- Why?
- Oh, I don't know. He's in a funny mood.

Just because I told someone
to get the bus instead of the train.

Some people can be so unreasonable.

- Do you like the Beatles, Mrs Schumann?
- Oh, yes, I listen to them all the time.

Well, I've got no choice.
Wilfred plays them on his Dansette nonstop.

Have you got a favourite? I like John best.

No, Paul's better. I think he's dreamy.

I like the one with the big hooter.

Now, what's his name? Oh, Bingo!

Frankly, I can't see the appeal.
I mean, they won't last.

Come back in a year,
nobody'll even remember 'em.

Not like Frank Ifield.

Now, he'll be around forever.

That's funny. I thought I had more money
in my purse than this.

Here we are, Harry.

I've brought you a nice bacon sandwich
for your lunch.

Oh, ta.

I cut the crusts off of it for you.

- You didn't have to do that.
- Yes, I did. They was mouldy.

(Warning bell)

Oh, the ruddy trains!

Would you like me to pull
your lever for you, Harry?

No, I wouldn't.
You keep your hands off my levers.


Why? Because it's a
highly skilled job, that's why.

There's years of training and experience goes
into pulling them levers. It's highly technical.

Well, my late husband was an engine driver,
you know,

and his trains were far
more technical than this.

Yeah, but he didn't let you
drive 'em though, did he?

I used to watch his manipulations.

I saw exactly what he did.

So what? I sit and watch
the telly of an evening.

It don't make me Cliff Michelmore, does it?
You keep your hands off.

Hello, Harry. Vera.

He won't let me handle his equipment.

Don't you think that's being a bit...
a bit pedantical?

Take no notice of that silly old biddy.

What are you doing up here, Jack? The
Clumberfield train is due in a couple of minutes.

I want to stick ten bob on a horse
that's running at Chepstow.

You'll be lucky, mate. You still
haven't paid me for your last bet yet.

Or the one before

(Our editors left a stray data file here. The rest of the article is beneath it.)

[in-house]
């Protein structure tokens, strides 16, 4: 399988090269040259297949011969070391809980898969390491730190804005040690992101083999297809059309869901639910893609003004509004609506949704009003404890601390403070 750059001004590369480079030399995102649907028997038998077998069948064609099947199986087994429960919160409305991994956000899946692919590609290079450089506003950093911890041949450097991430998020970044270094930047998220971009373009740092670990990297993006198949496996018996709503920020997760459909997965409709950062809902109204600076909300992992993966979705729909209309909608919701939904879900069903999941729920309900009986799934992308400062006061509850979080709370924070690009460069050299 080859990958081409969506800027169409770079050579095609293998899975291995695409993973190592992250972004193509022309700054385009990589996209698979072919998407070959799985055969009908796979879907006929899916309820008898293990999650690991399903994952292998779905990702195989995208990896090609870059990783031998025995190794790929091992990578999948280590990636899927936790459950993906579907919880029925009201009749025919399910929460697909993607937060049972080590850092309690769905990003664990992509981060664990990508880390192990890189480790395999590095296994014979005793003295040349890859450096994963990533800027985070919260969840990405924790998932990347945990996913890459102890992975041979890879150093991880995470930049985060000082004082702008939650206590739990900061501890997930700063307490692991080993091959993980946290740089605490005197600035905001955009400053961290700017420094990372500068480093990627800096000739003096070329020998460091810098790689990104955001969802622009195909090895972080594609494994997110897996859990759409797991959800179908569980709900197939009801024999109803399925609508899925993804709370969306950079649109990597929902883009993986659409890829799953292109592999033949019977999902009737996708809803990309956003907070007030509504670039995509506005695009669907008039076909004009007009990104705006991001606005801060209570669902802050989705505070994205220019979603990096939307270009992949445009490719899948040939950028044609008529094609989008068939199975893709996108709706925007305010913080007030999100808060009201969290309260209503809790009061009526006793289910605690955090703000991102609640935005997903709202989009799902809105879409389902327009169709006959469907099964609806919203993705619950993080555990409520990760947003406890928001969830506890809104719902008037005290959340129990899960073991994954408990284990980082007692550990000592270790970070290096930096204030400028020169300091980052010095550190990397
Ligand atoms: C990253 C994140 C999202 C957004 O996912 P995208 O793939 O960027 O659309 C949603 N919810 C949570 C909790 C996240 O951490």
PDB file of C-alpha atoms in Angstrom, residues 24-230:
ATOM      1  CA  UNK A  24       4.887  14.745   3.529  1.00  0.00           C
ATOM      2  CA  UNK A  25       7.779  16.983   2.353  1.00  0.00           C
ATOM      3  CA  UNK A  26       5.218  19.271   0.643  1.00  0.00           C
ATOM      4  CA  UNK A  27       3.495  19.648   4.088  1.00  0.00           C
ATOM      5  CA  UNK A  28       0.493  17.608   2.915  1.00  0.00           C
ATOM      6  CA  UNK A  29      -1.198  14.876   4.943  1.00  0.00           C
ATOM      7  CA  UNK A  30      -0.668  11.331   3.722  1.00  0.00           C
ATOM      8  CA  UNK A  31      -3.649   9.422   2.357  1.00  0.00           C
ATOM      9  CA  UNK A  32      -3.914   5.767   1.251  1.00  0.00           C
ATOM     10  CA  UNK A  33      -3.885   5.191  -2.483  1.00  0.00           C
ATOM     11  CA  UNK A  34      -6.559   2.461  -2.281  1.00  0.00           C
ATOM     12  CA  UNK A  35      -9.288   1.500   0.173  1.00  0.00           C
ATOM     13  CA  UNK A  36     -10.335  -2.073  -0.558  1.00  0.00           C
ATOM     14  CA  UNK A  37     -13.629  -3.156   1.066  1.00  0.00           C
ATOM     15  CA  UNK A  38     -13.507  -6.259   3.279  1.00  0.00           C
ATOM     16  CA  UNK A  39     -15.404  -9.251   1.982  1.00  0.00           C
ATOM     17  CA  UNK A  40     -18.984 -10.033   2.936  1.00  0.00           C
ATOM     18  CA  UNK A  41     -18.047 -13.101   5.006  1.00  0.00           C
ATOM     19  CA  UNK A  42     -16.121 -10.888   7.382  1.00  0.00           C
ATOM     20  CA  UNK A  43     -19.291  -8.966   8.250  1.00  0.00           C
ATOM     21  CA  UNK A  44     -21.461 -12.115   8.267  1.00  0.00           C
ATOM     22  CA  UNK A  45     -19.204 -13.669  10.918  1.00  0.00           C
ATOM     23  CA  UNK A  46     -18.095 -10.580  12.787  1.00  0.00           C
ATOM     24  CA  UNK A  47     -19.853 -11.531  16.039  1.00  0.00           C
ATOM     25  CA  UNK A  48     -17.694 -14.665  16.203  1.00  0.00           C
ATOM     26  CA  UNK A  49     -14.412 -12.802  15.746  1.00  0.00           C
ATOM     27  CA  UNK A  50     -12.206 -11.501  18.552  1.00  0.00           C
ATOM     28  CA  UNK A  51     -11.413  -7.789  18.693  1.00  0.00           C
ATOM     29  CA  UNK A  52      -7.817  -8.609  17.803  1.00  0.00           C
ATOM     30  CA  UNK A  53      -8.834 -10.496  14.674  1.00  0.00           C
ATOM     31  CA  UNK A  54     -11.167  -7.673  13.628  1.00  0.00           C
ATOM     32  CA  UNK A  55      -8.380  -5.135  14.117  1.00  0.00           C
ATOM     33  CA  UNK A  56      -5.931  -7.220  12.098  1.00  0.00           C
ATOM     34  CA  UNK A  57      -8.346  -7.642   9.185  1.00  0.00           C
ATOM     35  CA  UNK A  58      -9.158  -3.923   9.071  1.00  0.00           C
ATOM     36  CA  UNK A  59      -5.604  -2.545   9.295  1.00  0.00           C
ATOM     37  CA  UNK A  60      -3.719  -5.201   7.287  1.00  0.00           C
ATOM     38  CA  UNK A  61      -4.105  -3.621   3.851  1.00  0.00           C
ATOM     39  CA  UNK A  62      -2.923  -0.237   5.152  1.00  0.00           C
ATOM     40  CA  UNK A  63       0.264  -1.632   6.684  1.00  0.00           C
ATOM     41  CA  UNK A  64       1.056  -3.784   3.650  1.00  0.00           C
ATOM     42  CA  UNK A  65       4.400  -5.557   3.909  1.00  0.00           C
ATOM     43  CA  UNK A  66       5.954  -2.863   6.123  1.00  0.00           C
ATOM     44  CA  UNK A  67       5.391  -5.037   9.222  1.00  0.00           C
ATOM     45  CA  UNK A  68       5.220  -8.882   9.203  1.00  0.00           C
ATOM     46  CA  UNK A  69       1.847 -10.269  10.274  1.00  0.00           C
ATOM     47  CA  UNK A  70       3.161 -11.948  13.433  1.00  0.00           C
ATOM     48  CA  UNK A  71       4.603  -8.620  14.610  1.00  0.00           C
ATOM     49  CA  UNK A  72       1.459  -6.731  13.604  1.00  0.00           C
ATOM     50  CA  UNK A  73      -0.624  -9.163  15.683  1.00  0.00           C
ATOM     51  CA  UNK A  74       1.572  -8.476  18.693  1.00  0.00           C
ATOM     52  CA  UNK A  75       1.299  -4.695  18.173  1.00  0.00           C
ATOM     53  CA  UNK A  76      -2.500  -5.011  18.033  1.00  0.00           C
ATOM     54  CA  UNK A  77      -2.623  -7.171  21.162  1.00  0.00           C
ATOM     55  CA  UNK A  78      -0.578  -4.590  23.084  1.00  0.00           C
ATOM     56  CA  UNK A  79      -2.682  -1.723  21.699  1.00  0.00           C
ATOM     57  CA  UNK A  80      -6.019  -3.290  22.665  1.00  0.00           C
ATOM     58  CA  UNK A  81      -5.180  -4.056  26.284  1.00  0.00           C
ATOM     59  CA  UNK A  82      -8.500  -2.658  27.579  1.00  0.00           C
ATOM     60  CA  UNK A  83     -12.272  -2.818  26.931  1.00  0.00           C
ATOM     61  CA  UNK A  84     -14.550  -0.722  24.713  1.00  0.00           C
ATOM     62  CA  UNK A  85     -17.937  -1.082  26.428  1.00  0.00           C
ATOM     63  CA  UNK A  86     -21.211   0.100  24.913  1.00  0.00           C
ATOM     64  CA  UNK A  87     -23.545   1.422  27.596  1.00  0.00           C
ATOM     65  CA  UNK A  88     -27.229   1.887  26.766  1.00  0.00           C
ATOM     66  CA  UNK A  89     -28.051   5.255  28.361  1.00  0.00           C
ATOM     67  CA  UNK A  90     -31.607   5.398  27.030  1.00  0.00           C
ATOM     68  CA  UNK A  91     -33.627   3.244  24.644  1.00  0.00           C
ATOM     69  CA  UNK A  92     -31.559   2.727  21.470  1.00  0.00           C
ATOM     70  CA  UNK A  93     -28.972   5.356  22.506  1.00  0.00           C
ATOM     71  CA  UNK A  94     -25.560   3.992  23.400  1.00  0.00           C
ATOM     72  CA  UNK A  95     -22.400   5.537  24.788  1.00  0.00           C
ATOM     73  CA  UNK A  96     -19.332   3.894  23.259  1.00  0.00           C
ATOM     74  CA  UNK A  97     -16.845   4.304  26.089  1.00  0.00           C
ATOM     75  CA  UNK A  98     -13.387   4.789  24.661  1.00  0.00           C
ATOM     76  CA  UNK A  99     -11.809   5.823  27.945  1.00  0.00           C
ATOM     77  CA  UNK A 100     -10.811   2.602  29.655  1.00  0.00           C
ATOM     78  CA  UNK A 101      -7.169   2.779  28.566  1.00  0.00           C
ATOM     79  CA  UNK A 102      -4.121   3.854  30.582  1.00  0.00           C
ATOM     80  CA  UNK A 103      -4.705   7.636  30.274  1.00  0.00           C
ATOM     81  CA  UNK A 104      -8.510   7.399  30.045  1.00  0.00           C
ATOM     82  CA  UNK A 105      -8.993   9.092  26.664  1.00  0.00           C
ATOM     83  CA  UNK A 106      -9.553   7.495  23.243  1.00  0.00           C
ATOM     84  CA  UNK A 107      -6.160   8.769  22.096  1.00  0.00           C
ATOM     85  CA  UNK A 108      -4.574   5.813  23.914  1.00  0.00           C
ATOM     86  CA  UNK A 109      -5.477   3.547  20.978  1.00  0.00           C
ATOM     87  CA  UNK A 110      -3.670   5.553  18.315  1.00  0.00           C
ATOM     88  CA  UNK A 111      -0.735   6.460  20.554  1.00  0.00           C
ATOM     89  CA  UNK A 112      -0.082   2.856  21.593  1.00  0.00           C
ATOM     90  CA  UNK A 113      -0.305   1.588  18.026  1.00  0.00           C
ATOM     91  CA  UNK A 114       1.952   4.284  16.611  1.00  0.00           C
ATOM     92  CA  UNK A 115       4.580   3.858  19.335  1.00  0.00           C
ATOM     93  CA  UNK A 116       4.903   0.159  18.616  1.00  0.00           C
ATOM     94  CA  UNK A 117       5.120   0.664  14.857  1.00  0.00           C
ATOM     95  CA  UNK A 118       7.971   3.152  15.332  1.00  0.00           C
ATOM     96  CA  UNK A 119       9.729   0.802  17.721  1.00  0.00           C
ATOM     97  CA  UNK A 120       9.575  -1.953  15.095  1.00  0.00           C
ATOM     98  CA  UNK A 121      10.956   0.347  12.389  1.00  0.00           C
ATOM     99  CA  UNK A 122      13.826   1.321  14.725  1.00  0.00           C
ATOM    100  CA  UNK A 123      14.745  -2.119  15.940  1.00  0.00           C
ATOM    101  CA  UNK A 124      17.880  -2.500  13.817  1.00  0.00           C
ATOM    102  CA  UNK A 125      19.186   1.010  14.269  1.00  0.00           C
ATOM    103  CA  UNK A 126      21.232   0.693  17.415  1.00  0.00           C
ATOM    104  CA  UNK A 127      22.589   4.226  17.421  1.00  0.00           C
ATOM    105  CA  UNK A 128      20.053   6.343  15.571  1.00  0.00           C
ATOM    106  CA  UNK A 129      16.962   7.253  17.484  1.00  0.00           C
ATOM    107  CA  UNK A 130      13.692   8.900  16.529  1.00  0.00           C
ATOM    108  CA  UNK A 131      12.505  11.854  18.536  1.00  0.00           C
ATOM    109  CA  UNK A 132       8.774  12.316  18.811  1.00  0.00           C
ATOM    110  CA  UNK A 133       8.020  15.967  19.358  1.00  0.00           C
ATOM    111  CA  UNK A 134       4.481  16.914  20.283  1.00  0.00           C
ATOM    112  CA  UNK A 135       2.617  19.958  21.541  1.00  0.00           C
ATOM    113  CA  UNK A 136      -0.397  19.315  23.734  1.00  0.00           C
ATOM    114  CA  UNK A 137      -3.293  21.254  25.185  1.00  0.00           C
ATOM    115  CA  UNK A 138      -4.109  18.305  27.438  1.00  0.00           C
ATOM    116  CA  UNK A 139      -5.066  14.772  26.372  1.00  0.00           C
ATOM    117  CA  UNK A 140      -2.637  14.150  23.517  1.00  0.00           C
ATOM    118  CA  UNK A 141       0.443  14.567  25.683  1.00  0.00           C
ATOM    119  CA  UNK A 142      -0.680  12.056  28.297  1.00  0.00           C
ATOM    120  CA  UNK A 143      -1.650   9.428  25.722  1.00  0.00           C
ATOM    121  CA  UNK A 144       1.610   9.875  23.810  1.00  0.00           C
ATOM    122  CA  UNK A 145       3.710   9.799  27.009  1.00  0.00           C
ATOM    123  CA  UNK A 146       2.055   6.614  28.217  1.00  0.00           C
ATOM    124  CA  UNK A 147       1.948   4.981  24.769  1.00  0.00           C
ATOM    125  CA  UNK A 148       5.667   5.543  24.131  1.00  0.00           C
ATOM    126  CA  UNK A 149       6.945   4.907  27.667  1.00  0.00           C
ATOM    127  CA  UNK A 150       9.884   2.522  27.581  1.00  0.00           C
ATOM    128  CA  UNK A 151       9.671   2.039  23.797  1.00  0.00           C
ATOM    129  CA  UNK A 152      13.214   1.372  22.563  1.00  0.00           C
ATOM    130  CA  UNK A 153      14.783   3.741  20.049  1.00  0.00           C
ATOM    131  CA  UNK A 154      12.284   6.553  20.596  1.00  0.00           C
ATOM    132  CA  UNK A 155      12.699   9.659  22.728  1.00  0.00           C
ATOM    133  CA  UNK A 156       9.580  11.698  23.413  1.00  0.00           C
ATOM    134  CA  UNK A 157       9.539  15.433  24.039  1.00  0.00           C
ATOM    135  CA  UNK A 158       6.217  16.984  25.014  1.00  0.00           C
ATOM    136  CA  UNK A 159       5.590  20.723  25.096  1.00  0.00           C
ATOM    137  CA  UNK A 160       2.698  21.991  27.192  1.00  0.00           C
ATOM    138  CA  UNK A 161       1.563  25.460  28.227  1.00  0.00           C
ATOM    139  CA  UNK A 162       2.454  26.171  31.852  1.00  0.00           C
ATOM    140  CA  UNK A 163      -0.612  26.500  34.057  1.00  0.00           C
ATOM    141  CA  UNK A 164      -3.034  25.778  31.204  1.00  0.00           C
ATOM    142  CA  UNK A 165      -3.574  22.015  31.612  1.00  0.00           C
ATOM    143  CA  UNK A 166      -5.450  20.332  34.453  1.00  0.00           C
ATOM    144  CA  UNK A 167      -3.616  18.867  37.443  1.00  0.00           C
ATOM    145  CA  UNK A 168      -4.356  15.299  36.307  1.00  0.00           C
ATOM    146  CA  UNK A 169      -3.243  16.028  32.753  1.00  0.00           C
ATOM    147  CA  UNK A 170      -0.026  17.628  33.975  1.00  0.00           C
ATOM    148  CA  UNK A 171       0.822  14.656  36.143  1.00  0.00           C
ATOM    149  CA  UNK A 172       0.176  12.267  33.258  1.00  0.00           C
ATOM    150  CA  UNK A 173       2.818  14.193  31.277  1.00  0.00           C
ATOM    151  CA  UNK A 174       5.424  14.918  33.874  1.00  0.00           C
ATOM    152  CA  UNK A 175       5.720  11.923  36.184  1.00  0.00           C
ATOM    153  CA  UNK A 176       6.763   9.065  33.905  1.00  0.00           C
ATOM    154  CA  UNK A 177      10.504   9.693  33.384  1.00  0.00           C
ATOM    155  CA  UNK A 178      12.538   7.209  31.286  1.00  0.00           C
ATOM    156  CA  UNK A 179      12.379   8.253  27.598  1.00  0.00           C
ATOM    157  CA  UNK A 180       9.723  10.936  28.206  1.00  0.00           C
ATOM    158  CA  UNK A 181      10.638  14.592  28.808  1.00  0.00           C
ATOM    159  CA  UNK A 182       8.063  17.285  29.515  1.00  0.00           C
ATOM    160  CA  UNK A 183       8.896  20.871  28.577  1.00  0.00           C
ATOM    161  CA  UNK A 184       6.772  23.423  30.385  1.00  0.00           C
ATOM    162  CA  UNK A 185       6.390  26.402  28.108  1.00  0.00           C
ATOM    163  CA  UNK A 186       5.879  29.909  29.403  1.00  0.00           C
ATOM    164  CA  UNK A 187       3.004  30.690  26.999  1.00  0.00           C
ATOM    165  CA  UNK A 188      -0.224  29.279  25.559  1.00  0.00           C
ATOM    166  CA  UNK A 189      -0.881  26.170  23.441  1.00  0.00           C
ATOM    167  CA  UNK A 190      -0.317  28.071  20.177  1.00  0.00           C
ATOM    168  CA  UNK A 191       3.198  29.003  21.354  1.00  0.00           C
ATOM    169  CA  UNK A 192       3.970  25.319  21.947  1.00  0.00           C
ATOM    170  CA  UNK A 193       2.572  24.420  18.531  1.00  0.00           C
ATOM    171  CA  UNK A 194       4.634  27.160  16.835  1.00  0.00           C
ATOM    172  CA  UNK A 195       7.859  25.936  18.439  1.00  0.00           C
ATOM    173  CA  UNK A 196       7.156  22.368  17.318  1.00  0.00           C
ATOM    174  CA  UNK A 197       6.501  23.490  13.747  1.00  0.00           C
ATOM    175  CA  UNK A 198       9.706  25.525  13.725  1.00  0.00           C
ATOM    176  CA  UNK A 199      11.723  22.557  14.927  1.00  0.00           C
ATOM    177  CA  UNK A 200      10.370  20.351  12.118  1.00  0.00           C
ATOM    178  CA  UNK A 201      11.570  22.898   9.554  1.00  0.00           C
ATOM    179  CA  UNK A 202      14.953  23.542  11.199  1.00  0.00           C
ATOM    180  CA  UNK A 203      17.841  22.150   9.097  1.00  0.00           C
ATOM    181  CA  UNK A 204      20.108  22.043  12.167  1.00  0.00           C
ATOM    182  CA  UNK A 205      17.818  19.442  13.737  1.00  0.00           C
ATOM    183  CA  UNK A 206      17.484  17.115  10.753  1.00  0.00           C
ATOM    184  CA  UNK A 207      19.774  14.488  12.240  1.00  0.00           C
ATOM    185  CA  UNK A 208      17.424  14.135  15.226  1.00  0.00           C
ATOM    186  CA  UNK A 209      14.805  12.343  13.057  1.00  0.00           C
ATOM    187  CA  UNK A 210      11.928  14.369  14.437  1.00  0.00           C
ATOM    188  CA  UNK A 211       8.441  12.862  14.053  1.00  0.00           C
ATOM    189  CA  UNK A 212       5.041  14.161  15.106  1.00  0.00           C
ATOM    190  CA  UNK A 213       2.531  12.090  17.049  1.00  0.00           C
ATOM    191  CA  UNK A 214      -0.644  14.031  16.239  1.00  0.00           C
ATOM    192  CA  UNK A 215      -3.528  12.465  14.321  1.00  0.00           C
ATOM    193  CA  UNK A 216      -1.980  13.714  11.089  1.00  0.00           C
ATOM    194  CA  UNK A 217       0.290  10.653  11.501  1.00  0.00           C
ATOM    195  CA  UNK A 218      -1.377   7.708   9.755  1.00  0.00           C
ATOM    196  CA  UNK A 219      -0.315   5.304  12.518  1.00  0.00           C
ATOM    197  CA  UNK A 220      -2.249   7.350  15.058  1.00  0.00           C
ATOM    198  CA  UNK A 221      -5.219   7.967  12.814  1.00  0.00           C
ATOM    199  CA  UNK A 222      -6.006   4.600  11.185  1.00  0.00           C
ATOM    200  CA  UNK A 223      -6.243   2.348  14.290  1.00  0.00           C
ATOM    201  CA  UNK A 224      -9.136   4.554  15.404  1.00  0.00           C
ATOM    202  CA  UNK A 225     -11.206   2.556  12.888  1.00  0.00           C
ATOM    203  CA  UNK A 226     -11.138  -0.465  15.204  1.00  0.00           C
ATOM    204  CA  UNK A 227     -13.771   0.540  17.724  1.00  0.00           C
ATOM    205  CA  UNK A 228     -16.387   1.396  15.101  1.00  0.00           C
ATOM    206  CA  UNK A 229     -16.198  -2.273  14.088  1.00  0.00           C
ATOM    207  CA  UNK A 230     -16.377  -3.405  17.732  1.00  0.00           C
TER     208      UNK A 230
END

that, come to think of it.

Your slate is looking decidedly iffy.

Oh, come on, Harry. This one's a cert.

Yeah. A cert for the knacker's yard.

I've never known anyone
pick more losers than you, mate.

Your jockeys,
they didn't ought to bother wearing silks.

They come in so late,
they ought to be wearing pyjamas.

- Look, I've got the cash.
- Thanks. That'll do against what you owe me.

- Oh, come on, Harry. Please.
- Sorry, mate.

All right, if you won't take my bet,
I'll go and see the bookie in town.

What, Ronnie Beckwith?
He won't give you a slate.

- We'll see.
- Well, good luck, mate. You've got no chance.


Oh, a penny.

It's my lucky day.

See a penny, pick it up.
All the day, you'll get good luck.


- What are you dressed like that for?
- I told you it's my day off.

I'm going watching Hatley Town.

It's the first round of the FA Cup today.
We're playing Swanscombe United.

- Did you clean the fire buckets out for his nibs?
- Yeah, they're all done.

Right. Before you go, do me a favour.
See the Clumberfield through for me.

- Where are you going?
- Not far. I'm going to visit a sick relative.

Ronnie Beckwith. I won't be long.

I'm only testing.

Now, I've told you before, Ralph,

a locomotive is just like a woman.

It responds better to a gentle caress
than it does to a quick lunge.

I'm doing my best.

Well, don't look at me.
Concentrate on where you're going.

Where I'm going? Well, I'm on rails.

I ain't got a lot of choice
about where I'm going.

I can hardly take a shortcut
cross-country, can I?

Don't be cheeky, Ralph.

Signal's against us.

All right, all right.
Now, just anticipate the change.

Approach it nice and steady.

And then, when it changes,
accelerate gently in to Hatley Station.

That's right, Ralph. That's it.

Nice and easy, nice and easy.

It's not changing!

It's still up! Brake! Brake!

(Brakes squeal)

Why is the 1:38 not on the platform?

It's stopped at the signal.

Tell Mr Skinner